But even better would be a government of representatives…no parties, just people representing their region. That would mean that every bit of legislation would be debated and majority wins. Maybe it would be slow…but that doesn’t mean it wouldn’t be a government working for what is best for Australia.

  12. Rosemary (@RosemaryJ36)

    Voting order:
    If you have an independent who has integrity, put her/him first
    Follow with similar
    Greens should come before the major parties with Labour just ahead of LNP as we DO NOT want Abbott and co back, EVER!
    If some independents were to join together to form a Social Justice Party then they would be top of my list.

  13. wakeupandsmellthehumans

    It saddens me that, even in this forum, that fear of anything outside of the duopoly still lingers:

    “the only problem I have with independents is: are they really independents or party stooges there to take preferences for the LibLabs? there is no way of being able to be sure.” – is that the fear of uncertainty I smell?

    “Our current electoral system is responsible for our inadequate 2 party system” – is that fear of the ‘system’ I smell? (Note: in the 2013 federal election not one electorate in the nation offered up only a LNP or Labor candidate)

    “If you manage to get an Independent in, they have no power” – is that defeatist fear I smell? – and “I’d rather vote for a party member from the party that is closest to my overall views” – how’s that working for you at the moment?

    “Any cynic cannot look at the greens without seeing loony” – underneath are cynics the most fearful of all us?

    “the only problem is that Independents like Tony Windsor are few and far between” – don’t we only have a few anyway? I smell fear.

    PS – Andreas Bimba I like the talk about proportional representation, but I fear that we need to oust the duopoly under the current system before that could ever happen.

    Oops, did I say “I fear” !!

  14. Lizzie

    Great article – you’ve said what a lot of people are thinking. After Shorten’s announcement this morning my thought of voting Green has been confirmed.

    No matter where you sit in society, surely it can be seen that backing a self-serving, corporate driven government is not going to prove beneficial for ‘the people’. What practical thinking person would not opt for a government who are forward thinking and actually care about the issues facing our society and environment?

    I read this morning that the TPP will be signed off on 31 July (not sure how factual that is) and from what I’ve read about the TPP any government in power will be screwed trying to manage that one. How would the Greens be able to deliver their policies with the TPP in place? Maybe it’s been derived specifically to protect corporations from more progressive governments coming into power?

    One question on preferences is Vote 1 Green, Vote 2 Green, Vote 3 Green, Vote 4 Green allowed?

  15. diannaart

    @wakeupandsmellthehumans

    Agree completely.

    It is fear that is holding us back from true representation/democracy.

    Maybe now Labor has claimed that it will ‘save lives’ by adopting ‘turn back boats’, it will need the cloak of ‘operational matters’ to conceal the fate of the people who were turned back. They way beyond time return to an actual plan for climate change – too late, not enough – does not counter inhumane treatment of people.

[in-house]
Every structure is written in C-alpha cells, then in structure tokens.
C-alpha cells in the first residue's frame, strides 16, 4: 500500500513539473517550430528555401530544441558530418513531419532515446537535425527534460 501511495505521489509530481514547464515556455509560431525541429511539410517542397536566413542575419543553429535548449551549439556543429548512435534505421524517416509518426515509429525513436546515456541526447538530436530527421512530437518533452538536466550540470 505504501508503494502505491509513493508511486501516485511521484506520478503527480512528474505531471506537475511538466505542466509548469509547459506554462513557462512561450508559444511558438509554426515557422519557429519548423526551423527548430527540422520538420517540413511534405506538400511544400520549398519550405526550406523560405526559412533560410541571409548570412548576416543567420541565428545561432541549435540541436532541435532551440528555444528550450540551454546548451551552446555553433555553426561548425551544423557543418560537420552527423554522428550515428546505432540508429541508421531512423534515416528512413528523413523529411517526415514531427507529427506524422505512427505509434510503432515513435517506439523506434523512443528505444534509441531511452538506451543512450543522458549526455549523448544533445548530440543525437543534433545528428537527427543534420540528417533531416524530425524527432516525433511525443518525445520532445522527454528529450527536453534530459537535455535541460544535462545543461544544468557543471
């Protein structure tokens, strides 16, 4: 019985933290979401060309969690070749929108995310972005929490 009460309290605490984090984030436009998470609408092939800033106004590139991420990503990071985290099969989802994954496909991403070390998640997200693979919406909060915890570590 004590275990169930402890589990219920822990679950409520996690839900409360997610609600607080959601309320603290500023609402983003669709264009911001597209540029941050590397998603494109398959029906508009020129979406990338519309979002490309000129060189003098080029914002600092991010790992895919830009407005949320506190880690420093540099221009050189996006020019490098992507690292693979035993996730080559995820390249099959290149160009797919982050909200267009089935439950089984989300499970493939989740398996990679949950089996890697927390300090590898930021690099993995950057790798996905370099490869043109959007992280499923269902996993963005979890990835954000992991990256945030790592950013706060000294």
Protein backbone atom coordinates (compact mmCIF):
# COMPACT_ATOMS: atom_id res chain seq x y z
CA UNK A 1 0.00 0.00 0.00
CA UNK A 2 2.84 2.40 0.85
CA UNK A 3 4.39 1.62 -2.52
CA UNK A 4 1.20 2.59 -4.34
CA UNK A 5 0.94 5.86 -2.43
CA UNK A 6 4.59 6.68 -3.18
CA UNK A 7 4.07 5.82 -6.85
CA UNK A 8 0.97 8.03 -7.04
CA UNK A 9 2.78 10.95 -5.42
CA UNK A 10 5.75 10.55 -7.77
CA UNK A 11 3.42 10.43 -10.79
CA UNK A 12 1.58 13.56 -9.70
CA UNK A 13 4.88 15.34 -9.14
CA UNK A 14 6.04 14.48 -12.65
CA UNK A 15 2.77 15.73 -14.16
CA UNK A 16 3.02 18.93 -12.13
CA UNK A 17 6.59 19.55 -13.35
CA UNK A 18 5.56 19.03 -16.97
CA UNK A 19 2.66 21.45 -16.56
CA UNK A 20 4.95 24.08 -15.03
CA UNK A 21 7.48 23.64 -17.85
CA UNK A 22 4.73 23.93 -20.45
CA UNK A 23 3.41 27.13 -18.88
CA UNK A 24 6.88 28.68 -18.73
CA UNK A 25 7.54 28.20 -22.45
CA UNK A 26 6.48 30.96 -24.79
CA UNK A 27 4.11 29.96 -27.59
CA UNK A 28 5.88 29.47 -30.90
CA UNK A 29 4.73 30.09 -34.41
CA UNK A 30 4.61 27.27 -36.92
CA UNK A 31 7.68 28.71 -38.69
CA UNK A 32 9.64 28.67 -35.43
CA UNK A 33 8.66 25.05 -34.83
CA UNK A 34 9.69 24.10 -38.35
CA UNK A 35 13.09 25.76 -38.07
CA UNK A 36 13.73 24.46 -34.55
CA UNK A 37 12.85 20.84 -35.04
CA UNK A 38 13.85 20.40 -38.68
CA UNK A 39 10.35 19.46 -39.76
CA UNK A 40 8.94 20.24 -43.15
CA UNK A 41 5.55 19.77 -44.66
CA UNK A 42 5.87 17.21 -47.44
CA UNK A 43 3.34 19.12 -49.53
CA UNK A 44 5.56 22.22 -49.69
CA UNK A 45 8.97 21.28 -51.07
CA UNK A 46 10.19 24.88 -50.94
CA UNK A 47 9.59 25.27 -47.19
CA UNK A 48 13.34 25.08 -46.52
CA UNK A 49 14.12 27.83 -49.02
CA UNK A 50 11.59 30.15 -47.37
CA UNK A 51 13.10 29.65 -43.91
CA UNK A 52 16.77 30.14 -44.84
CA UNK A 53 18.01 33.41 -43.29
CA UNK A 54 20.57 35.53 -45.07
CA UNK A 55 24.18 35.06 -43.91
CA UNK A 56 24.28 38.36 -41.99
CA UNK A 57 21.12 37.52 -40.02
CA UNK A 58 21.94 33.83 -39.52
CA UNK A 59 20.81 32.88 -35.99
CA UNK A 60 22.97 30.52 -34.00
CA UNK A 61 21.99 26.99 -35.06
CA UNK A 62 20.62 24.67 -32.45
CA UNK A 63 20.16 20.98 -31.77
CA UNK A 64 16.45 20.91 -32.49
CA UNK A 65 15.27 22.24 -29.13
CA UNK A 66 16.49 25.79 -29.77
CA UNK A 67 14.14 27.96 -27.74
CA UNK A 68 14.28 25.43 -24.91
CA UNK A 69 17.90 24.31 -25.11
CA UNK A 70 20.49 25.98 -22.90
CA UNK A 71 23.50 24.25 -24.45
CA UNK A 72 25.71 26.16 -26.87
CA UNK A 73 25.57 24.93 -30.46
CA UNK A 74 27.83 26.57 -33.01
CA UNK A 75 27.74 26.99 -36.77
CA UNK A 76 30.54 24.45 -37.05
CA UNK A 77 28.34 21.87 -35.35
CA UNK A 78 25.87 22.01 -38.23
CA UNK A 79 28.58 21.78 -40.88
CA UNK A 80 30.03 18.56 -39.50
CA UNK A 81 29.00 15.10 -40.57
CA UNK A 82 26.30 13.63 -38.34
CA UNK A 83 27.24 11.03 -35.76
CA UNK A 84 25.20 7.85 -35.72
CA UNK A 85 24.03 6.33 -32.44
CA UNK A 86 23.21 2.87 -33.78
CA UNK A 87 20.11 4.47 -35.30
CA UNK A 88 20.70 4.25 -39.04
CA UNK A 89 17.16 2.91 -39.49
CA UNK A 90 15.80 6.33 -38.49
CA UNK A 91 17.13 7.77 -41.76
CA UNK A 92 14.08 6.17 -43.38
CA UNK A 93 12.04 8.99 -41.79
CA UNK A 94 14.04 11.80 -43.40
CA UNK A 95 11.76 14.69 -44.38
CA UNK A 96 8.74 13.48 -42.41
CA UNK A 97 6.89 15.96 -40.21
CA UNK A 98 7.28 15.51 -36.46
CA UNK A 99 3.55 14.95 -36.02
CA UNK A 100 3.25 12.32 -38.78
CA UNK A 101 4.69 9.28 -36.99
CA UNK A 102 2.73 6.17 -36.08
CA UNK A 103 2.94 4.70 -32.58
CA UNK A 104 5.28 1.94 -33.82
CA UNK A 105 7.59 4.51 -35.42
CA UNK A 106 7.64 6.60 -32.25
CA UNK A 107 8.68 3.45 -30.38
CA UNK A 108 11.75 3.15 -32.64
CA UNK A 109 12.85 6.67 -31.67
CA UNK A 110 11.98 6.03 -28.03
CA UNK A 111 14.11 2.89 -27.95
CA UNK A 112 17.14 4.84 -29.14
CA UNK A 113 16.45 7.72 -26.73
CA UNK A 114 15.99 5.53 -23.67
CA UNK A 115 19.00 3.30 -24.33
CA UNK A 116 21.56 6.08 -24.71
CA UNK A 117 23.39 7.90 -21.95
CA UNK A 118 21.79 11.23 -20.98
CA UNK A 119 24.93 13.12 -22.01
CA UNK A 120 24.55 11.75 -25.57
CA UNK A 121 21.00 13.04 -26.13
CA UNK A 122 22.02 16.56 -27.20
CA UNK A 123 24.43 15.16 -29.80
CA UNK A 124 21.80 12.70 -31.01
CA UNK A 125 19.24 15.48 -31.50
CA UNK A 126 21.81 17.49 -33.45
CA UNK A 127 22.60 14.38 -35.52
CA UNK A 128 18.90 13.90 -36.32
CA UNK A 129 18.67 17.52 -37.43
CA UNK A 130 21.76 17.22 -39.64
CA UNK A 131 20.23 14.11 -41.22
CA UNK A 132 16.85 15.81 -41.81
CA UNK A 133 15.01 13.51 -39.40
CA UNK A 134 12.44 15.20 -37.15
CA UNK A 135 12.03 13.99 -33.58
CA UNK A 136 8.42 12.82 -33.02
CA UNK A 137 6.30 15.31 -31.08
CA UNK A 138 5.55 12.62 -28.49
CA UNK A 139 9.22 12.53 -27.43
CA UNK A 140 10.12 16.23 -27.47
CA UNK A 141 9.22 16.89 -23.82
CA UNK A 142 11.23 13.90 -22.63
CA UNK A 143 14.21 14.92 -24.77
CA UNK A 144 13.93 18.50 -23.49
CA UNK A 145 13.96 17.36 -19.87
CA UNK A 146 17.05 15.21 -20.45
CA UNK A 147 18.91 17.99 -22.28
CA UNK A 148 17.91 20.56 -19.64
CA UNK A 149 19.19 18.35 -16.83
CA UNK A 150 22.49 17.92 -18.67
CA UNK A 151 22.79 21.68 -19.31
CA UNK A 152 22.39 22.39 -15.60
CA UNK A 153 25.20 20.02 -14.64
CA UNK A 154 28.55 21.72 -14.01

I have been voting Independents/Greens for many years now… all the while hoping, hoping, Labor would remember its heart. Not going to happen.

    Good people such as Tanya Plibersek, Penny Wong and other more reasonable Labor politicians can add to pool of thinking Independents, please.

    Each day that goes by, I think, it cannot get any worse, and then it effing does.

  16. stephentardrew

    Simples no argument Green or interdependent then use preferences to kill the L-NP.

    Shorten will not get my vote neither will the labor neo-con right until they have a moral spine.

    Where are the left wing media jocks and why aren’t the unions funding an alternative focused media.

    Labor needs complete restructuring and progressives must learn to make the media not use the useless lot that are already there.

  17. Andreas Bimba

    @Lizzie Our Federal Government can abrogate the TPP and any other international agreement such as our FTA’s and is only constrained by our constitution. Other countries can respond with diplomatic pressure and sanctions but a determined government with the support of the electorate behind them can prevail. Most countries of the world aggressively persue their national self interest and Australia should not be afraid to do the same.

    @wakeupandsmellthehumans Yes the duopoly will fight the introduction of proportional representation so it will be a huge battle to defeat both of them. Shorten is so close to Abbott that an eventual Liberal, National and Labor coalition is a distinct possibility. The Hare-Clark voting system in Tasmania was changed from 7 members per seat to 5 by the duopoly to force out the Greens but it didn’t work as by this stage the Greens were too popular.

  18. diannaart

    @Andreas Bimba

    an eventual Liberal, National and Labor coalition is a distinct possibility

    An unholy trinity such as you have mentioned would really give the game away, at present Abbott, Shorten & friends can still pretend Australia has a democracy.

  19. Win jeavons

    I prefer the Greens madness (?) to the sanity of the ‘ adults’ or the timidity of the rump of the once great labor party. The Greens look forward , humanly and environmentally , and I see bad times ahead unless we listen to them.

  20. Andreas Bimba

    @stephentardrew your comment should be in flashing lights.

    “Where are the left wing media jocks and why aren’t the unions funding an alternative focused media.”

    A balanced and informative commercial free to air television station would be good to. How much for Channel 10?